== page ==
North To Alaska March 26, 1898
William T. Hearn and William R. Bacon left the Salisbury - Delmar area January 31, 1898 for the Goldfields of the Klondike. They were two of about 100,000 people who went north in seach of gold, only about 4,000 would find gold. Moving from the Klondike they went to Alaska in search of gold and a paying job. They wrote a number of letters home to family and friends that were published in the Salisbury Advertiser. Over the next week or so I will post some of their letters home.
From W. R. Bacon to B. F. Kennerly
Sheep Camp, March 26, 1898
Only a few moments before dark and I will try and let you know how things are.
The man that has money here is O.K. and may really take things easy, but it takes cash. The ordinary mortals like Will and I get it far from easy. We are now about 17 miles from Dyea, at the last timber before the famous summit is reached. We had about ten miles of fairly good sledding after leaving Dyea. The trail is level but badly broken up. A man can carry over that part on his sled about two hundred lbs but has to pull it off about every mile and pack it across stream on his back.
We got here a little late, the ice was broken, had we been about three weeks sooner we might have made the ten miles in two days. We then are at Canyon City at the entrance to the Canyon, here the grade is very steep and a man can take only 100 lbs on his sled, or at most 150. That is two miles long when we again strike level ground, generally level but very hilly and holey, about 3 or 4 miles to Sheep Camp. Here we have quite a city, larger than Salisbury by far, but about nine tenths of the dwelling are tents . Have a little town of log houses, etc., where most of the business is done. From sheep camp to the scales is the worst part of the whole trail, some say, worst than going up the summit. There are three or four very steep hills that a man has got to pack his goods up, or, rope them up, get a party of six or eight and about 500 feet of rope and a pulley, put a sleight at each end of the rope and pull the one up the hill, that pulls the loaded one up; unload the upper one and load the lower one and repeat, either or any way you may take it, it is hard work.
There is quite a town at the scales where by-the-way, wood is two cents a pound, so they say, and its here where you go over the summit. It is about half a mile to the top, at an angle of fully 45 degrees if not more. There is a constant stream of people going over all the while. They have steps cut in the snow and a rope stretched up to steady themselves by, also little places cut out so a man may rest. Fifty pounds is a fair load for the ordinary mortal. Some of the Indian packers take as high as 150 pounds but they have been at the business for quite a while.
In coming down they just sit down on the snow and let her come. The only danger is wearing out pants and on warm days they get wet through on that end. They also have this rope system on the summit at the place where they slide down. They load a sled and get lots of people to ride down on the light sled which weight being more than the load of goods, naturally carries it up.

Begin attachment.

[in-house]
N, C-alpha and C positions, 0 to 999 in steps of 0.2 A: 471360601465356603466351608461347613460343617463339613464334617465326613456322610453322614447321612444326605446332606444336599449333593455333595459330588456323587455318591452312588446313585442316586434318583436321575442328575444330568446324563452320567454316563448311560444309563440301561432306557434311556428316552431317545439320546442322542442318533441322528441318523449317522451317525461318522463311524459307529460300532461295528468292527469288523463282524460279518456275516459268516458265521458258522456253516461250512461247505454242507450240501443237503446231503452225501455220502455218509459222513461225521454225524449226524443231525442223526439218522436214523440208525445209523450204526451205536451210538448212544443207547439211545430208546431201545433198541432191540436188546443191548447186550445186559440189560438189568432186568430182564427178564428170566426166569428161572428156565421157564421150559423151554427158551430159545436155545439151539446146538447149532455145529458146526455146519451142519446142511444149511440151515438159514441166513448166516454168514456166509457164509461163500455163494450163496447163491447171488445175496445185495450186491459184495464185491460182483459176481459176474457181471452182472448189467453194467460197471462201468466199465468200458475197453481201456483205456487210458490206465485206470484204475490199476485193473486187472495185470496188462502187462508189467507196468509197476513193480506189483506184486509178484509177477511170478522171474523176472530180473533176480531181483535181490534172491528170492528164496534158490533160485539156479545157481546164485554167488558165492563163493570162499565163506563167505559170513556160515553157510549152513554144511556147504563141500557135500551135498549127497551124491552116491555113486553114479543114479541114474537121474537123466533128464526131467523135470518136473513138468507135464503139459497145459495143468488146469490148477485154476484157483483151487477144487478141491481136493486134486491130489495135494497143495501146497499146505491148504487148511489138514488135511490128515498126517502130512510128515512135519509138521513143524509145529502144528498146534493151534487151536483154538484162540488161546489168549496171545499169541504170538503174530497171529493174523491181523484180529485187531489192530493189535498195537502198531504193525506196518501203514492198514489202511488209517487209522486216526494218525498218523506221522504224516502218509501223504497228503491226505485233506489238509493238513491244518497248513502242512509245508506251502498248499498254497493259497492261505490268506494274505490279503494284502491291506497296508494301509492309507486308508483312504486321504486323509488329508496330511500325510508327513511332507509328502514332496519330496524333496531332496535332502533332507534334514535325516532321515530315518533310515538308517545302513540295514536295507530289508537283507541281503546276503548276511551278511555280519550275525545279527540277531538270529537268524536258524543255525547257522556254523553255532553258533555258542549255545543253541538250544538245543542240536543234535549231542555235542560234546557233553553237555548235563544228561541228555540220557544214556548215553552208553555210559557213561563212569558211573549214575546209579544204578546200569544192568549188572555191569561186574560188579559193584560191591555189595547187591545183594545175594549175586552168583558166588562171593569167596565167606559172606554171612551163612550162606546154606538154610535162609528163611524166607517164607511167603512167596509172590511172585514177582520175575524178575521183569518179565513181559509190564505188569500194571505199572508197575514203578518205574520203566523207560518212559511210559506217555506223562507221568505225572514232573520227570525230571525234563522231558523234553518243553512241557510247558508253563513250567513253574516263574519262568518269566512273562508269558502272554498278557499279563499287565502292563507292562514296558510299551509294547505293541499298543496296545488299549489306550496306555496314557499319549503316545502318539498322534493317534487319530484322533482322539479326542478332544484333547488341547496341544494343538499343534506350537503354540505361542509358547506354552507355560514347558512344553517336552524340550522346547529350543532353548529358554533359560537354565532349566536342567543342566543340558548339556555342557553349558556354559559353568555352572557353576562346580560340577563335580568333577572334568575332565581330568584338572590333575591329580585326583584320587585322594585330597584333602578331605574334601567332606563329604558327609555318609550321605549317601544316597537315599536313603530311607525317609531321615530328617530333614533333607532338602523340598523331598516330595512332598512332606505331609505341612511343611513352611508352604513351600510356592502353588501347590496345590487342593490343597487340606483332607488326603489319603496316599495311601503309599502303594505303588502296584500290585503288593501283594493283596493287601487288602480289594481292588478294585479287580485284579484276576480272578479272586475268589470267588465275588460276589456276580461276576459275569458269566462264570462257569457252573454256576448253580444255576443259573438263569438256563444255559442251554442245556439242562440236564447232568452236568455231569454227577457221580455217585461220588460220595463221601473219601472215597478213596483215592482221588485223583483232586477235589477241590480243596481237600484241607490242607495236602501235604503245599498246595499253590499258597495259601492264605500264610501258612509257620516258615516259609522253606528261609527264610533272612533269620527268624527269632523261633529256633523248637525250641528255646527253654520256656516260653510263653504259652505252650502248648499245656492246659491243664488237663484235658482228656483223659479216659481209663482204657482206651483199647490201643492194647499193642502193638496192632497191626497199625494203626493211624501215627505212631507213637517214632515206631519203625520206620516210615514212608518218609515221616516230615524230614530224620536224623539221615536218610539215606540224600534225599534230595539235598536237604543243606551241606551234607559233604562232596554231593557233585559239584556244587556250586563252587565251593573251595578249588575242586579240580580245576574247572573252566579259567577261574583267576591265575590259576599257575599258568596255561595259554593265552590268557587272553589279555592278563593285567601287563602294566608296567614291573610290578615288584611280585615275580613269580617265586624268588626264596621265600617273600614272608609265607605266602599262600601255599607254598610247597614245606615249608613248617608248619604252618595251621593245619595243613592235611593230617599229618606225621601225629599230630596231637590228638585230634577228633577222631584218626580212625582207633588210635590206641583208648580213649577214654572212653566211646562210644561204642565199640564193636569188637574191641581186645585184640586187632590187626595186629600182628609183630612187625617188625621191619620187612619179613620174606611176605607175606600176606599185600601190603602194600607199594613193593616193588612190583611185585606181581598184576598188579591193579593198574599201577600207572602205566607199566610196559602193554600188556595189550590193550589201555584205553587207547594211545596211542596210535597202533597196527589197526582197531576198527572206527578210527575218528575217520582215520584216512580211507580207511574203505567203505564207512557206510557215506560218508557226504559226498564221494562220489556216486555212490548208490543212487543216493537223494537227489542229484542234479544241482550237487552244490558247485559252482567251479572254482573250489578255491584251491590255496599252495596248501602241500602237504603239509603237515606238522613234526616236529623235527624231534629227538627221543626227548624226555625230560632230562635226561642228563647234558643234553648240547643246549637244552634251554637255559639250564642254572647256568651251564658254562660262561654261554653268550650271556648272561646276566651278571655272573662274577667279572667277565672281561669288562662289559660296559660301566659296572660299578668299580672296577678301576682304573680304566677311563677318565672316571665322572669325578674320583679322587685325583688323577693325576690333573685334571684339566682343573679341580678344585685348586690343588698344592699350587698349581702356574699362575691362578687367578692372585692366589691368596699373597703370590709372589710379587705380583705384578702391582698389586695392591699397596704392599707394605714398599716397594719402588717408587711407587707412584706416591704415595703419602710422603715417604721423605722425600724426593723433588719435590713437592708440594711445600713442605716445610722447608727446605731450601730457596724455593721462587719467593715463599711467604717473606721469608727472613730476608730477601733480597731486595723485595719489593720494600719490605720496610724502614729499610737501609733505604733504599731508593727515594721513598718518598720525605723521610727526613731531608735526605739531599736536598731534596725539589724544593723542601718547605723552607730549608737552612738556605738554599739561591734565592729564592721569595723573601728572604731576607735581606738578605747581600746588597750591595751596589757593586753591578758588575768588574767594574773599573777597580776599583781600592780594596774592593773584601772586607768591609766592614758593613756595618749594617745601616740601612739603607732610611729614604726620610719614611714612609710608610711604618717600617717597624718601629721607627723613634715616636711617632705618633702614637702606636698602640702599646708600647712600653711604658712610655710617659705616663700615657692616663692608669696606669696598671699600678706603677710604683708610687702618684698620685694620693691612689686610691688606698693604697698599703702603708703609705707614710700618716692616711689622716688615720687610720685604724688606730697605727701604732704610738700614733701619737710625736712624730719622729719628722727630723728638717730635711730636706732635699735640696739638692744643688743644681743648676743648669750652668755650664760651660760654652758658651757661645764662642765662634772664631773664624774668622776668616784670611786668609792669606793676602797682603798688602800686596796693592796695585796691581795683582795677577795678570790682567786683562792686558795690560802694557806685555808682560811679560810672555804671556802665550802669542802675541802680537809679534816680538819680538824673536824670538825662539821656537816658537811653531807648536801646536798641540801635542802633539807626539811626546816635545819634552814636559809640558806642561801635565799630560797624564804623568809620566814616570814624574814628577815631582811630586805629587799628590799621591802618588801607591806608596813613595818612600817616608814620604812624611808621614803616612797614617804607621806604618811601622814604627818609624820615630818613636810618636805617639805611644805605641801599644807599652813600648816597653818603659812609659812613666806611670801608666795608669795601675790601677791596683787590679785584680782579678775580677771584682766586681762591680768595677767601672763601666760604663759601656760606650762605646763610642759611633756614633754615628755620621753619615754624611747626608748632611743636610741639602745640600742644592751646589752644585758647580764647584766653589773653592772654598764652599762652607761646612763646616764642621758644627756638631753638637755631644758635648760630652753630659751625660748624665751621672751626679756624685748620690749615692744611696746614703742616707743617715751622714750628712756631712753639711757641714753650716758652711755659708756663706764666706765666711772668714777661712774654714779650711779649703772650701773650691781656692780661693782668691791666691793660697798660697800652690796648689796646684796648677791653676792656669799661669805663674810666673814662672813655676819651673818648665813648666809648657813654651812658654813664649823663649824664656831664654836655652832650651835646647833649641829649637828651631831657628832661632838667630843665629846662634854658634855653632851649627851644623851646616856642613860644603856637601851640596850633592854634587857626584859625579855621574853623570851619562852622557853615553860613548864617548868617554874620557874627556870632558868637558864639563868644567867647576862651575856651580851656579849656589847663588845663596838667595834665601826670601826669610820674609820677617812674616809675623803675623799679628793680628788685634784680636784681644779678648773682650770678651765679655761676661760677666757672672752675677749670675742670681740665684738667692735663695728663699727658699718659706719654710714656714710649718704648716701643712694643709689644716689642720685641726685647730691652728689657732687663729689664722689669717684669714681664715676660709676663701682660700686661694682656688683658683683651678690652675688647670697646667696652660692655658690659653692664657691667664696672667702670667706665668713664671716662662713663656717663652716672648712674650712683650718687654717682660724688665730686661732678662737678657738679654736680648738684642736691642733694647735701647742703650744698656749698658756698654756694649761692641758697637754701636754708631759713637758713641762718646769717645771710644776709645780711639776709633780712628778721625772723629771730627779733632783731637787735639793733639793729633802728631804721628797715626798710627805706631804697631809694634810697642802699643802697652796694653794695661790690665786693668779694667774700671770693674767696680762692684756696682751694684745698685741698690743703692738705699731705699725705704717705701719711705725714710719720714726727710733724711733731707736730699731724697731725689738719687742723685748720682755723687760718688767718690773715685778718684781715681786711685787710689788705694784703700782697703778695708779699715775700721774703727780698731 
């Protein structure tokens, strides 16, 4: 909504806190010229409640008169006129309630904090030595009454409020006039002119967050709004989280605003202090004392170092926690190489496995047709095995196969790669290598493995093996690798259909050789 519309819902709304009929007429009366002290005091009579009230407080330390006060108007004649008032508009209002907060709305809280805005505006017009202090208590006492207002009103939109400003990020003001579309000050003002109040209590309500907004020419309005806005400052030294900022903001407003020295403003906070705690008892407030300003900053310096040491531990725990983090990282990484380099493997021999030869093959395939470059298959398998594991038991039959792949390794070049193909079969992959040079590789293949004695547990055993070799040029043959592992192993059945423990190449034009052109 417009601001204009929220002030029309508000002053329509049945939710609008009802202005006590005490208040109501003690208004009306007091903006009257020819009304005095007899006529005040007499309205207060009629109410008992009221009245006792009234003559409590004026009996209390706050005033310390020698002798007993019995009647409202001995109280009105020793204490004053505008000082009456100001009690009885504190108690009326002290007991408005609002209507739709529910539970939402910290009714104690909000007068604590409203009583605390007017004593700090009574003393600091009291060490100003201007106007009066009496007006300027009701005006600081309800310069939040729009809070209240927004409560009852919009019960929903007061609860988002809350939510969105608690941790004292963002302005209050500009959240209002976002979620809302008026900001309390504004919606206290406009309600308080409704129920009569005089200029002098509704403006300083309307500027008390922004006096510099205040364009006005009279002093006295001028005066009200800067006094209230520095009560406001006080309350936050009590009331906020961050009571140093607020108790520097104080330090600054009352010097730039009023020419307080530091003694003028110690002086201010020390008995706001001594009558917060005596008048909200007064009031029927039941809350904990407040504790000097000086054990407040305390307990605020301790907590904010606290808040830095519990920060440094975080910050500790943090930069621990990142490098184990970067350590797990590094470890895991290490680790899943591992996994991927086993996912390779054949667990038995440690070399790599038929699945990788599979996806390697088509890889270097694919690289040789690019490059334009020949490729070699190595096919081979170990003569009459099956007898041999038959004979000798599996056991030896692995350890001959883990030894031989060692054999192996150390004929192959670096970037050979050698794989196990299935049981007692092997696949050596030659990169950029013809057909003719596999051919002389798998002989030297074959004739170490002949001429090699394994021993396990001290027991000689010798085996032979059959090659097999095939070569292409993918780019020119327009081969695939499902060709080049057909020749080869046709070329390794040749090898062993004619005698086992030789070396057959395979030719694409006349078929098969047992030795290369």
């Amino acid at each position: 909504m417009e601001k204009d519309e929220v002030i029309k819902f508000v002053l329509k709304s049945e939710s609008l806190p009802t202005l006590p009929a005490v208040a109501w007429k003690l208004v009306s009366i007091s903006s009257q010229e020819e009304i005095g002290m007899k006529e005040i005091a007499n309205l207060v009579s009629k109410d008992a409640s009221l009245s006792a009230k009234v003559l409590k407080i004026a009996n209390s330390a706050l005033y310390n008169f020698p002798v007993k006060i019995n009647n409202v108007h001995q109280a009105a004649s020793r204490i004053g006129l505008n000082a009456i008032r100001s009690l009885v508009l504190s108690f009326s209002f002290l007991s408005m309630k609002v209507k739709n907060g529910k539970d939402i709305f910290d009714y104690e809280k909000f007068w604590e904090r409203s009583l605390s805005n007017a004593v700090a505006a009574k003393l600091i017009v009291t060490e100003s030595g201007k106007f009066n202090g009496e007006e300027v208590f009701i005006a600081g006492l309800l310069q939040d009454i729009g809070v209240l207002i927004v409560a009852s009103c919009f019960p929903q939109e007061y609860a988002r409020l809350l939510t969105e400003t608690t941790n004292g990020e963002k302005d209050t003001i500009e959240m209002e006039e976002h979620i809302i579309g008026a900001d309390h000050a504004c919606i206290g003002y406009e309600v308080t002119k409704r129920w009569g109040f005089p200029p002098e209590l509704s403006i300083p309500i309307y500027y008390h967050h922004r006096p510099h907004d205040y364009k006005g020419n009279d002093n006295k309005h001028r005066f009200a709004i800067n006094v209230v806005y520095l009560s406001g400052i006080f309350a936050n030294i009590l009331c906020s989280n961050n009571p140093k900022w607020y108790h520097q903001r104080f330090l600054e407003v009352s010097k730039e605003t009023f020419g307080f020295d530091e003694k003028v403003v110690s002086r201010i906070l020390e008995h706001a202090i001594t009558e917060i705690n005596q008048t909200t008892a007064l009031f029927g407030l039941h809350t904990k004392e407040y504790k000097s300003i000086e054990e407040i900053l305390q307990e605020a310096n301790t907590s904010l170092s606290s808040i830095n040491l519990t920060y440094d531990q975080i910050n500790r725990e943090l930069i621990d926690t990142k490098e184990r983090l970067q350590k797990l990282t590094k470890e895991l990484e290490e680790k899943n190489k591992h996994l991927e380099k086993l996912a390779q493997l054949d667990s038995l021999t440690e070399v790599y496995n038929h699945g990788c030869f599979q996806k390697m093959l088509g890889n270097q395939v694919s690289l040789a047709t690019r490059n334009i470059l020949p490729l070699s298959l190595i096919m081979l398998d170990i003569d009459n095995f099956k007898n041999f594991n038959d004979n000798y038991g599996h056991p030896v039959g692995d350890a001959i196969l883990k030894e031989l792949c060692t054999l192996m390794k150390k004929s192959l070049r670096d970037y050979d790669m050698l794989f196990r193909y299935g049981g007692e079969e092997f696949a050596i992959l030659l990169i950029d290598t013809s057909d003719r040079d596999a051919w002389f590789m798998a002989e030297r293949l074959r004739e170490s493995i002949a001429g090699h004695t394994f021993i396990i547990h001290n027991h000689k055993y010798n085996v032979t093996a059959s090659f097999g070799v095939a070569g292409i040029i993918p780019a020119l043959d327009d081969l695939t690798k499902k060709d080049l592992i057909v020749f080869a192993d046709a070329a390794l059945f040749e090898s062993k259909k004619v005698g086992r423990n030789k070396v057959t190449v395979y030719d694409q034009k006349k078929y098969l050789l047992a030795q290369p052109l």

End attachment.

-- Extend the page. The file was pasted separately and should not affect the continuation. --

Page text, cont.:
There are two tramways running, possibly three. The one that was advertised to run in connection with a railroad from Dyea has never run a day nor is there any railroad either. One of the tramways is in the bucket system carrying the goods in buckets. The others are sleds pulled up the side of the mountain. There is a gradual descent on the other side of nearly seven miles before getting to the timber line, and is a grand sight to look at seven miles and see nothing but snow.
The Canadian officials collect duty on the summit but they do not enforce the thousand pounds racket or ask any questions until you get to Tagish Lake about forty miles below. There a man has got have 1000 pounds of staple articles of food, besides luxuries such as tea, coffee, etc. The duty on food is very reasonable, on clothing and hardware it is about 25 to 35 per cent, on firearms 50 per cent, tobacco very high to. We are expecting to pay a duty of $75 or $85 on our outfit, if not more. We don’t give the goods in at actual costs, cut it a little. Everything takes money here and we can’t leave in a hurry. Common bread at 25 cents per loaf and very common it is too; Flour $7 per 100 pounds or $14 a barrel: oranges two for 25 cents , and so on, but you won’t wonder when you see that it costs about three and half cents to get anything here from the outside world and about two cents a pound more at the scales.
We are enjoying this life even if it is hard work and could give you all some points on bread making and cooking in general. The thermometer goes to zero at night but gets very warm in the day time. I have got to cut some wood to get supper so will close with regards to all.